However, when the print media is stored for long periods of time in a tightly curled roll, the print media 4 can take on a memory characteristic due to being curled around roller 3 for the extended period of time. Hence, images produced utilizing this process can often include an unwanted curl 7 consequential upon being tightly curled around roll 3. This is generally an undesirable characteristic. Of course, one way to overcome this problem is to increase the circumference of roll 3 and to thereby flatten the circumference of any paper roll around the roll 3. However, increasing the circumference of roll 3 is not desirable should it be required to include the roll 3 in a portable hand held type camera device. The portable nature of such a device requires as small a roll 3 as possible thereby leading to increasing levels of curl.


It is an object of the present invention to provide a form of print media having reduced curl characteristics.

In accordance with the first aspect of the present invention there is provided a print roll for a digital camera with inbuilt printhead, the print roll comprising:

a roll of print media having a surface on which the printhead can print an image captured by the digital camera; wherein,

the print media incorporates fibers configured such that the media has a stiffness in a first direction that exceeds the stiffness in a second direction that is perpendicular to the first direction.

Preferably, the fibers are extruded polymer strands.

Preferably, the print media is formed by adhering the strands to one side of a paper substrate.

Preferably, the print media is formed by sandwiching the strands between two paper substrates.

Preferably, the strands are configured substantially parallel to the longitudinal axis of the roll.


Notwithstanding any other forms which may fall within the scope of the present invention, preferred forms of the invention will now be described, by way of example only, with reference to the accompanying drawings which:

FIG. 1 illustrates schematically a method of creation of images on print media;

FIG. 2 and FIG. 2A illustrate the structure of the print media constructed in accordance with the present invention;

FIG. 3 illustrates utilization of the print media constructed in accordance with the preferred embodiment;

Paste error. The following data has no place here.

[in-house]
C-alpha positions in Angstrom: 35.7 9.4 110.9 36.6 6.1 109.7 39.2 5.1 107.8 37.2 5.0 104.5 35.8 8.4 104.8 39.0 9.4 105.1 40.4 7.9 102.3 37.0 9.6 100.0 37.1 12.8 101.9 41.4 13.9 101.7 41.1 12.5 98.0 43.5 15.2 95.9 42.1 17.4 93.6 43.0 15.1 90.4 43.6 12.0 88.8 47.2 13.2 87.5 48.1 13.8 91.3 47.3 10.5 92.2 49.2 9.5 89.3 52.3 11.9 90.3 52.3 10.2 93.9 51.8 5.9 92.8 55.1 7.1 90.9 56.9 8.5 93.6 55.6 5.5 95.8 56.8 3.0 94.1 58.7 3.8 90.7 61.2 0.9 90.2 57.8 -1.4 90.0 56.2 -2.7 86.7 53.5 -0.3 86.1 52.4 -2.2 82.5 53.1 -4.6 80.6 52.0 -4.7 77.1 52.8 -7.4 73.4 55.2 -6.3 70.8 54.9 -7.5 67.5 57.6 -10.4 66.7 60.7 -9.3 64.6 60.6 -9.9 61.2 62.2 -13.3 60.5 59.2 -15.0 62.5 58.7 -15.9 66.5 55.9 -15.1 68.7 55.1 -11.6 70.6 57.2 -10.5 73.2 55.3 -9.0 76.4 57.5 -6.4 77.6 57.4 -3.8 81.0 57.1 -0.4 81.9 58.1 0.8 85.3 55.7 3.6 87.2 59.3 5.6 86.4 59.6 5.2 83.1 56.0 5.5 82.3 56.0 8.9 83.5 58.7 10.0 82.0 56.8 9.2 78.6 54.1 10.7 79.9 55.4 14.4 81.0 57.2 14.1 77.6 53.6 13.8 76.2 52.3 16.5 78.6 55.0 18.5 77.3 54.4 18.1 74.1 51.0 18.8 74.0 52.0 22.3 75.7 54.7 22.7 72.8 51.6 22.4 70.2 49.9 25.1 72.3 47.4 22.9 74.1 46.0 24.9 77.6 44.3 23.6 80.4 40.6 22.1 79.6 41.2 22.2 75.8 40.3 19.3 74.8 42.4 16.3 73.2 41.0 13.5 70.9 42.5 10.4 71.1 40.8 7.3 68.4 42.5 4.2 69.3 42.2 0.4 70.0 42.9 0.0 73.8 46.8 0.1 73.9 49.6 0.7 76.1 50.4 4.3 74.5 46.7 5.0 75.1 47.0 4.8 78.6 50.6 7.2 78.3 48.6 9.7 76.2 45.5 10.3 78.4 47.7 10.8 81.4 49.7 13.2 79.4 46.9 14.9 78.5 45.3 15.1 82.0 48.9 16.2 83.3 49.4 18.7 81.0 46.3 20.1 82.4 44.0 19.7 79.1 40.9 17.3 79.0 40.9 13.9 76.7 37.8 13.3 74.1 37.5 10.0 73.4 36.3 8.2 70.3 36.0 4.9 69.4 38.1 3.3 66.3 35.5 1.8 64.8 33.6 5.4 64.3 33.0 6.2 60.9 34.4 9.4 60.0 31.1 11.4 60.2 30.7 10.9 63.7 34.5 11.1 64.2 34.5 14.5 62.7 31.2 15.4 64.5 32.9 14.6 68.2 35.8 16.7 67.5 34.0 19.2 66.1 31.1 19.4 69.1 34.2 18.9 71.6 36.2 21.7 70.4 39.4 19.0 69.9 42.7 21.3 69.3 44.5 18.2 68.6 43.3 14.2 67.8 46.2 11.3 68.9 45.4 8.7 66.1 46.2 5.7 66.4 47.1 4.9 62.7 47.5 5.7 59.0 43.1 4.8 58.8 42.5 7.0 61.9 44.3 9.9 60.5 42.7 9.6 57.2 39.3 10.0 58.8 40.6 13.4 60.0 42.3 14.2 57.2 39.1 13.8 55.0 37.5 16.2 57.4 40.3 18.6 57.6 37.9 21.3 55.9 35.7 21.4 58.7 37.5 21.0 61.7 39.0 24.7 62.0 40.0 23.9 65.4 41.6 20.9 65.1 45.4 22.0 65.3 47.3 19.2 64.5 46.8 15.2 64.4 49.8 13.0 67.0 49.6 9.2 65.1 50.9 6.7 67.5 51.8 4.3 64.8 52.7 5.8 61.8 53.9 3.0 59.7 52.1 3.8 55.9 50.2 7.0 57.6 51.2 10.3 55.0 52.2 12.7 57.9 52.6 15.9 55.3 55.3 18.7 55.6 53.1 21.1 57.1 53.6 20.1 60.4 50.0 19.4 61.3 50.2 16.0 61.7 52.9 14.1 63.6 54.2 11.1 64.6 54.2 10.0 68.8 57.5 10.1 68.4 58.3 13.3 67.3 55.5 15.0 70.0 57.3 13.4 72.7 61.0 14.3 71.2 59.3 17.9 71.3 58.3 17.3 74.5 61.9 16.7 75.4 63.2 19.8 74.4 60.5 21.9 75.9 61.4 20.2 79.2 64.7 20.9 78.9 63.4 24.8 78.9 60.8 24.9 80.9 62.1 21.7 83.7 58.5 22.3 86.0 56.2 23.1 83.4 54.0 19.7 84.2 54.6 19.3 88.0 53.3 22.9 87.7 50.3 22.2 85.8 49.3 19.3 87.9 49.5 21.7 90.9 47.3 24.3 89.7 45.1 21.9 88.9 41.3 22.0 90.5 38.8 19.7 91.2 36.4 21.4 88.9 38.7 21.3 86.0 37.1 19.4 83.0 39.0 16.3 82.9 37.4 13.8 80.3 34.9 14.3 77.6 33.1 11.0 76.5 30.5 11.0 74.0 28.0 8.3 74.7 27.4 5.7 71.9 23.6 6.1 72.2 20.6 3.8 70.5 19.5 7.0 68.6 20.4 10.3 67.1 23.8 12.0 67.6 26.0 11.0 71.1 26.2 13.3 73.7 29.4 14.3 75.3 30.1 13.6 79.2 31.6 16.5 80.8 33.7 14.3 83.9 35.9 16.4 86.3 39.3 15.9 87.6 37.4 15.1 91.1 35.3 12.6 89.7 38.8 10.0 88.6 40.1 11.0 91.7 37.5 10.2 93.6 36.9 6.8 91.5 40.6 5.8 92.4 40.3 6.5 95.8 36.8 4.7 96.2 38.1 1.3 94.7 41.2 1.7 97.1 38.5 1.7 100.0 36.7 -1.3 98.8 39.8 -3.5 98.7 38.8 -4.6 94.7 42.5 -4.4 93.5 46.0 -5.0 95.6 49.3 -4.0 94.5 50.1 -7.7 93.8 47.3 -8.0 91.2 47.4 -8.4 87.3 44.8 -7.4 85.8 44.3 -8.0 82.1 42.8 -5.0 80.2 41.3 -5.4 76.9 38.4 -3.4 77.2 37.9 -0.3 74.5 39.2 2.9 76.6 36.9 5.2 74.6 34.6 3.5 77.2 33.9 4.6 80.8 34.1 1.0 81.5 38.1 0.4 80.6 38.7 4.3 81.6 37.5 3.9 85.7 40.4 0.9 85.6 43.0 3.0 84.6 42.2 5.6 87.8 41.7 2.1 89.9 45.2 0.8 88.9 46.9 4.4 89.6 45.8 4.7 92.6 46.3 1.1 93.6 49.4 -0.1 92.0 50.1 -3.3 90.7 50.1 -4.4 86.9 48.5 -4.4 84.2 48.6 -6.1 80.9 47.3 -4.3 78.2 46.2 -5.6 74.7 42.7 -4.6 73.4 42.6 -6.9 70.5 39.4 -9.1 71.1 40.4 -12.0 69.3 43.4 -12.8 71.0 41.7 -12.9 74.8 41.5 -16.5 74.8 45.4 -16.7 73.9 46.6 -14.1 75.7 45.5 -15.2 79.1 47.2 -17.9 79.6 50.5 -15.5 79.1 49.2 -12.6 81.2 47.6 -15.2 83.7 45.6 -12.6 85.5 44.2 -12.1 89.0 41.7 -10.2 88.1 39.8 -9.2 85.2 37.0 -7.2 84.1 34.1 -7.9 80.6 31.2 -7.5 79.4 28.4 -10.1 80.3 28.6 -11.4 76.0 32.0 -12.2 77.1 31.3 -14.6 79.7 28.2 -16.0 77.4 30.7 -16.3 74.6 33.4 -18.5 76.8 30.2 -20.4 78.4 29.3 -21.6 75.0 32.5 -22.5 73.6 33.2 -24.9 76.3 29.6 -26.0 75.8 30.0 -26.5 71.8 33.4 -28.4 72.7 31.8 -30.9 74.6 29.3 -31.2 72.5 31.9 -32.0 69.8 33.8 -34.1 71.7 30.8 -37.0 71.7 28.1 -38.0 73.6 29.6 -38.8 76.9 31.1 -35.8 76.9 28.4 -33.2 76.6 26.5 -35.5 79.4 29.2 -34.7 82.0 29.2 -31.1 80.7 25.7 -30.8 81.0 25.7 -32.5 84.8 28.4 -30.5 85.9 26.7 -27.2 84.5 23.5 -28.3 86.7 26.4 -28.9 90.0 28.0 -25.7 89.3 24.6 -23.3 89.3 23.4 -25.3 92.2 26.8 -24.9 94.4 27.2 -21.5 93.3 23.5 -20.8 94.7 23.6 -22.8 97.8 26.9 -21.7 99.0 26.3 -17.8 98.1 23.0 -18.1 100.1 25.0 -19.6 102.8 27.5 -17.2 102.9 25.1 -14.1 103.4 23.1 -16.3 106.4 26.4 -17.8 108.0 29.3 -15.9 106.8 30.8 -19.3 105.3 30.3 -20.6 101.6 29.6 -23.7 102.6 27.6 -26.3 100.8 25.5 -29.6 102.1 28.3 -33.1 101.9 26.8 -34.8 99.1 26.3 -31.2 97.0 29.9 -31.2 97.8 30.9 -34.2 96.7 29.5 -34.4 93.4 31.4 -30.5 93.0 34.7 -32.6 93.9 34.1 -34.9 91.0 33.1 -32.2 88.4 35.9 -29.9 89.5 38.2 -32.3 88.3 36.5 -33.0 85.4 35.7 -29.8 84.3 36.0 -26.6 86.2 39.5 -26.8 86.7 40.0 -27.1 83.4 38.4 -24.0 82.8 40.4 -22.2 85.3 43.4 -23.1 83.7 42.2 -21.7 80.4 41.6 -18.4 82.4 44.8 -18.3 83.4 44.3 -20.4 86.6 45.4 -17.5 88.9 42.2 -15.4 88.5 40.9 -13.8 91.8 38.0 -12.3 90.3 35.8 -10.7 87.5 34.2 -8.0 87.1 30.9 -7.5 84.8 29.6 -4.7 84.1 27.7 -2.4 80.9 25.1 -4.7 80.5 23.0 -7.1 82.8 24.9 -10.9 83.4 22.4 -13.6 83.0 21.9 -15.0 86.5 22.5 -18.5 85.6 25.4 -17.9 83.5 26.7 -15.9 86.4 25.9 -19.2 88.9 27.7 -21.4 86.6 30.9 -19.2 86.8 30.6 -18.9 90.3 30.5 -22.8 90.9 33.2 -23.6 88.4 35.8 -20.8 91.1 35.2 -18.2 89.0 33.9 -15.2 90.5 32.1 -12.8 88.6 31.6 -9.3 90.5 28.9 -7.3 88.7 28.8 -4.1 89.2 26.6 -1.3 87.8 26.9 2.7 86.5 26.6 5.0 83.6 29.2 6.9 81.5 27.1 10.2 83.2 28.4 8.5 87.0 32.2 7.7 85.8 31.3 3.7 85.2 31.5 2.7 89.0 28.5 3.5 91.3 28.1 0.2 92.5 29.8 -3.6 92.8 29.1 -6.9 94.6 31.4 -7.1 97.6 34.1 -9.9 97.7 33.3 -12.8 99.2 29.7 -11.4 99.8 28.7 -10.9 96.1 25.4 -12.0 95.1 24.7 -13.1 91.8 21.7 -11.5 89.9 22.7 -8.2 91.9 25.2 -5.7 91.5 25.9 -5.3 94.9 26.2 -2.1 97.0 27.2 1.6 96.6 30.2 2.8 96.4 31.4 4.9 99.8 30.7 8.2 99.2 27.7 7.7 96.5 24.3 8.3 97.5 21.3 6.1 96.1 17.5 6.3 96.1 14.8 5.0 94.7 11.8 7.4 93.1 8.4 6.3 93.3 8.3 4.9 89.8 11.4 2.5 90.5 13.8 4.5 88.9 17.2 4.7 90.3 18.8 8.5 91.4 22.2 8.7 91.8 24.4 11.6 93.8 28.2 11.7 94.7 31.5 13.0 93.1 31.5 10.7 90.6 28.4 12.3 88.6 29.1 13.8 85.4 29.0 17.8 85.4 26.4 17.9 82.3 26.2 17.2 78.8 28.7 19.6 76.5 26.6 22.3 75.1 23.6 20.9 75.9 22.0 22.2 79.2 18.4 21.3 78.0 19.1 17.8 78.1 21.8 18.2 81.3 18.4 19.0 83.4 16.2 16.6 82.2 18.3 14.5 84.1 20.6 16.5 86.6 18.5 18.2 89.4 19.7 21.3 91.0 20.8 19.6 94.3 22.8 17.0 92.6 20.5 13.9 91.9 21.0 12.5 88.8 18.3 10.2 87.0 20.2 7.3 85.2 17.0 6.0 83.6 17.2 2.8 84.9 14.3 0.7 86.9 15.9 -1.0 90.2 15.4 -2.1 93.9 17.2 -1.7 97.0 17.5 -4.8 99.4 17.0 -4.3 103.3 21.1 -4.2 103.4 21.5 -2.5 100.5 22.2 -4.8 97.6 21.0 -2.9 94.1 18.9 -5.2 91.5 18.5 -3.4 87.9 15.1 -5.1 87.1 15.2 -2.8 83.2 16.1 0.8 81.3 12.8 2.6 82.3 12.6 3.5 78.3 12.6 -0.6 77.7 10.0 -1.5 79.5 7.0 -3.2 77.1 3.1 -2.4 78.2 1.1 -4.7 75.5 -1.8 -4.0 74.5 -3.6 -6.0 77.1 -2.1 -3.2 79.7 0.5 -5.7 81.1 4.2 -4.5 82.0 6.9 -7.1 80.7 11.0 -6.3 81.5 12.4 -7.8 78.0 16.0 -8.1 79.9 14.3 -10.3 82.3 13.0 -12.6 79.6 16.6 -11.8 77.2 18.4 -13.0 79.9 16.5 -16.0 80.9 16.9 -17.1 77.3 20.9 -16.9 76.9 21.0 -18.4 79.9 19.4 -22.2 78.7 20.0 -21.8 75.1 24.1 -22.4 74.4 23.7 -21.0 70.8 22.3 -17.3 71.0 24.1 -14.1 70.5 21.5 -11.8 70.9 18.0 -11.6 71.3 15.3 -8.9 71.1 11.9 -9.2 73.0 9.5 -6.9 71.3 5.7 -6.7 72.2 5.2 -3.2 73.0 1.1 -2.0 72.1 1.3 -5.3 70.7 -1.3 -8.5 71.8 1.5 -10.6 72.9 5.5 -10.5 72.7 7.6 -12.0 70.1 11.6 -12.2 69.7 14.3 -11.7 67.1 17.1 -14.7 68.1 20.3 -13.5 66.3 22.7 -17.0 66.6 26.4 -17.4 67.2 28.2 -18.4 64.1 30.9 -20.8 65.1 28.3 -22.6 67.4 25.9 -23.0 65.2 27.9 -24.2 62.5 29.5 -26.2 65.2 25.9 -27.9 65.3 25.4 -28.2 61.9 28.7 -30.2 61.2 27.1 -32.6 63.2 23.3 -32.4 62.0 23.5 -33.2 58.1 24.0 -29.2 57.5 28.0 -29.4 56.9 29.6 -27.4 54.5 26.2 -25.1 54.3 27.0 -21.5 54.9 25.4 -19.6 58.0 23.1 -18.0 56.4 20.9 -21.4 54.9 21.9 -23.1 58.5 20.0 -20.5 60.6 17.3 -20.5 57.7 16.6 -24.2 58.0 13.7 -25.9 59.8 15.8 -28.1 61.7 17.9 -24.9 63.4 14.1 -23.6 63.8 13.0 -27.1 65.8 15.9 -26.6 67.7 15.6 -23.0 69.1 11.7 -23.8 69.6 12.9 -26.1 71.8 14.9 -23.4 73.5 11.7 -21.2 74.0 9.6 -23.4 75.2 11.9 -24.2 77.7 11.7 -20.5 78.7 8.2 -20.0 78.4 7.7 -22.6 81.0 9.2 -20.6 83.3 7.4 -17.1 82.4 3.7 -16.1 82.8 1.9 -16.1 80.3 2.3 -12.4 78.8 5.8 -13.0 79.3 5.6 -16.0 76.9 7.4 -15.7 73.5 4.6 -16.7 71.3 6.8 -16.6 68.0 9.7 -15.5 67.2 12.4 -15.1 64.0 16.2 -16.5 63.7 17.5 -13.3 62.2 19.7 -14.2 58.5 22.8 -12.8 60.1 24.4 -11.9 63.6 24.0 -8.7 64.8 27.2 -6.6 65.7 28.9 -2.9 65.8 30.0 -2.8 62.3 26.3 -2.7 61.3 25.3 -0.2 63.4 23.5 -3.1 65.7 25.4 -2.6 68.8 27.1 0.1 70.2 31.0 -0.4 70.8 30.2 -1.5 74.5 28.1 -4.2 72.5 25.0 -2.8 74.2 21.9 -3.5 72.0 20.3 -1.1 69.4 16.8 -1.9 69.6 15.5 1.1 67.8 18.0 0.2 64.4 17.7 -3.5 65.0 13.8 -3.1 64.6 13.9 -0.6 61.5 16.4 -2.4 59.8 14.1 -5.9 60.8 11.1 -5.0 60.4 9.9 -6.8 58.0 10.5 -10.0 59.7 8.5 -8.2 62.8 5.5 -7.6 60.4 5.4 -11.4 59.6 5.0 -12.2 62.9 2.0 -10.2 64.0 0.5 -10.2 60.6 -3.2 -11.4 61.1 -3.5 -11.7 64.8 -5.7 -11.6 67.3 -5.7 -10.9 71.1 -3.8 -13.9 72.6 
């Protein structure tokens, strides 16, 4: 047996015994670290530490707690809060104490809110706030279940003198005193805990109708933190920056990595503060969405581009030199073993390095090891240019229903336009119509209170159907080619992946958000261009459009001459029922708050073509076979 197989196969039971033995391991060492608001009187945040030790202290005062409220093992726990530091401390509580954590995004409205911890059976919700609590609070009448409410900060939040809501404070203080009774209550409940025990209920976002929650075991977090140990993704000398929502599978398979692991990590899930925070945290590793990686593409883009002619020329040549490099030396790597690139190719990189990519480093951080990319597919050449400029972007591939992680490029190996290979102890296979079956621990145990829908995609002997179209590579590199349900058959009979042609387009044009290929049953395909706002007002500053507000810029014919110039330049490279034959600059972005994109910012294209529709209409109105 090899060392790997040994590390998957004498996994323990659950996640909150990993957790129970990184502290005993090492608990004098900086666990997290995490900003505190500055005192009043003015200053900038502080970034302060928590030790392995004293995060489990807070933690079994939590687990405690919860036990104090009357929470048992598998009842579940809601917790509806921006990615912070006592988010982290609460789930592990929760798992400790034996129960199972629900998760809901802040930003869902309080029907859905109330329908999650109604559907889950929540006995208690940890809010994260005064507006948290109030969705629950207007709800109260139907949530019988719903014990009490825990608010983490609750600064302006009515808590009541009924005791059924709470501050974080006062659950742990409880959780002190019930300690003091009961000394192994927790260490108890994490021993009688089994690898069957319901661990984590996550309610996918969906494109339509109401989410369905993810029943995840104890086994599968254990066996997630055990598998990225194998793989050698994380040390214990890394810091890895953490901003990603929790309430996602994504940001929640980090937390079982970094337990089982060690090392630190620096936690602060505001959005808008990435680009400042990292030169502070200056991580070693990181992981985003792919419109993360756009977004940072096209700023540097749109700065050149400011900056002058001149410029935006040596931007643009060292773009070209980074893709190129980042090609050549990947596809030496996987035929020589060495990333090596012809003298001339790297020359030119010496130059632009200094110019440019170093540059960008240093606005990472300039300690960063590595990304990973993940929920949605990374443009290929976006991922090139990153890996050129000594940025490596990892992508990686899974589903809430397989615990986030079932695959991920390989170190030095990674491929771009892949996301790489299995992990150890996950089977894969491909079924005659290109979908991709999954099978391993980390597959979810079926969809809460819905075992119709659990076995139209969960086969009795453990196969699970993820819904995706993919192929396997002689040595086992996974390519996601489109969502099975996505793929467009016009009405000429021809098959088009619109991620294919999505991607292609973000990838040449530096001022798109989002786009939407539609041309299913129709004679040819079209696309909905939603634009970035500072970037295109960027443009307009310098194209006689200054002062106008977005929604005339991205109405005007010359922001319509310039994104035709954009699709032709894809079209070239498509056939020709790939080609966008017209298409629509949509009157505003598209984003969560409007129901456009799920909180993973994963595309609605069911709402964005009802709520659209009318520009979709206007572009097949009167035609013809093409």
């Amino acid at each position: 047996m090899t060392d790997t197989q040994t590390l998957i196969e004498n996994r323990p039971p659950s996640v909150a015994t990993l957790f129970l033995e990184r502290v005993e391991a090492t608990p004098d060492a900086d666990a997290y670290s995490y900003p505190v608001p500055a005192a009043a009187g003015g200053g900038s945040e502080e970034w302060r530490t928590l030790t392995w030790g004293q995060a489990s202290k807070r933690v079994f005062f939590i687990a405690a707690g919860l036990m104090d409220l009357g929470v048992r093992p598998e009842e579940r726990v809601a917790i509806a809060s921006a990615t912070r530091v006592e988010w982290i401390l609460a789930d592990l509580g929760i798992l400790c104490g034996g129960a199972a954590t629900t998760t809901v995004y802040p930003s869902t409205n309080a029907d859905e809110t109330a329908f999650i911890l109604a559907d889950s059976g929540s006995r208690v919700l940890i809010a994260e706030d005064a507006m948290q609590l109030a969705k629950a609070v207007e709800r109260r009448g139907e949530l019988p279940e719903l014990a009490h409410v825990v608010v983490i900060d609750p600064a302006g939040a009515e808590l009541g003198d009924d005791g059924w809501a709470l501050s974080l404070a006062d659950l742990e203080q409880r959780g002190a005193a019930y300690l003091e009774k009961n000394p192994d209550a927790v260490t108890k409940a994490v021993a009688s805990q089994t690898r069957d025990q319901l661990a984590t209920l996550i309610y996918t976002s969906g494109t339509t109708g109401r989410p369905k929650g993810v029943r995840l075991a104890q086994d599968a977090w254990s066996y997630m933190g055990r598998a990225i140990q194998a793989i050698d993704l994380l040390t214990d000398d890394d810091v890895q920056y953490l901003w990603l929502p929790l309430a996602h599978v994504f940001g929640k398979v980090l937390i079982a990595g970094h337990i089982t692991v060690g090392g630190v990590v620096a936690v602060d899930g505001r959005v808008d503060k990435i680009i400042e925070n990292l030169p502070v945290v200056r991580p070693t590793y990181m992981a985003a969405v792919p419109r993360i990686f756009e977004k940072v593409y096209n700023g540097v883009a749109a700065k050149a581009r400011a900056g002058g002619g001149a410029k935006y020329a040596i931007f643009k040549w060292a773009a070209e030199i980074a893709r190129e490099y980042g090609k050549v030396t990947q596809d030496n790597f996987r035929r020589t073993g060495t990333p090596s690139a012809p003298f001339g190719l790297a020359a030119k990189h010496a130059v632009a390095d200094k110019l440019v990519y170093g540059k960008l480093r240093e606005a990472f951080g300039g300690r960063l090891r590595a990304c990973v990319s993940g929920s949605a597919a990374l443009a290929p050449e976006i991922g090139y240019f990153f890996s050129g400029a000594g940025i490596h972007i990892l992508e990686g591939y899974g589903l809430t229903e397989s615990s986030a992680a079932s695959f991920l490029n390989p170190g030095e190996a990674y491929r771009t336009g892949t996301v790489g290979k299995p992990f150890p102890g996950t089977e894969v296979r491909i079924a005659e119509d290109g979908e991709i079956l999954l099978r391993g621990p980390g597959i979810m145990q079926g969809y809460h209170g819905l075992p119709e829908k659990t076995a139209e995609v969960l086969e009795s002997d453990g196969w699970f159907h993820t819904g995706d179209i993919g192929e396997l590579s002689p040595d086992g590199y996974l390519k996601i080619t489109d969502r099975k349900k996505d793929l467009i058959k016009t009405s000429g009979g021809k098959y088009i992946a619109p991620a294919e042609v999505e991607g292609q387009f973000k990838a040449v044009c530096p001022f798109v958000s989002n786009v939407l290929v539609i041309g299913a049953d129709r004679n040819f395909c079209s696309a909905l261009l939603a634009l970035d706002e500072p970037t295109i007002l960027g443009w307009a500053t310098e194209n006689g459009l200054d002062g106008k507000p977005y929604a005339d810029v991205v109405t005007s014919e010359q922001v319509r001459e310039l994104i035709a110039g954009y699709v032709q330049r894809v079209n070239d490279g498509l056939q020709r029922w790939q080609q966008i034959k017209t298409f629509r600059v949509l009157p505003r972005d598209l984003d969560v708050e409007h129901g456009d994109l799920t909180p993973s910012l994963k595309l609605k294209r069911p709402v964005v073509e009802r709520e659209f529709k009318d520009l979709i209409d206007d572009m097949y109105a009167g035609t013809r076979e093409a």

FIG. 4 and FIG. 4A illustrate a first form of construction of print media in accordance with the preferred embodiment;

FIG. 5 illustrates a further form of construction of print media in accordance with the present invention;

FIGS. 6 and 7 illustrate schematic cross-sectional views of a further form of construction of print media in accordance with the present invention;

FIG. 8 illustrates one form of manufacture of the print media construction in accordance with FIGS. 6 and 7; and

FIG. 9 illustrates an alternative form of manufacture by extruding fibrous material for utilization with the arrangement of FIG. 8.


In the preferred embodiment of the present invention, the print media to be stored in a tightly rolled form is processed to have an anisotropic ribbed structure which allows the print media to be suitable for carriage in a roll form but further allows for the anisotropic rib structure to be utilized when viewing images printed on the print media so as to reduce the extent of curling of the print media.

Referring now to FIG. 2, there is illustrated a sheet 10 of print media 11 as treated in accordance with the principles of the present invention. The sheet 10 is preferably constructed of a plastic planar film although other forms of film 11 would be suitable. The sheet 10 is pre-treated to have a polymer rib-like structure 12 shown in FIG. 2 in an exaggerated form with the actual column pitch being approximately 200 μm. Hence, one surface of the sheet 10 is treated so as to have a series of columns e.g. 12 running up and down the length of the sheet 10, the cross-section of the column 12 being illustrated in an enlarged form in FIG. 2 a.

The advantage of utilizing the series of columns or ribs 12 is evident when a force 13 is applied to a portion of the surface area of the sheet 10. The column 12, although allowing the sheet 10 to be rolled tightly, resists any rolling of the sheet 10 in the direction 16. Hence, any force applied 13 is likely to be transmitted both in directions 15 and 16. The anisotropic nature of the sheet 10 will result in the ribs 12 acting to provide support both in directions 15 and 16 thereby limiting the curl of sheet 10. The resistance is primarily due to the resistance of ribs 12 from any bending in the direction 16. The anisotropic strength of the material also allows it to be stored on a roll with the greater strength axis being along the central axis of the roll.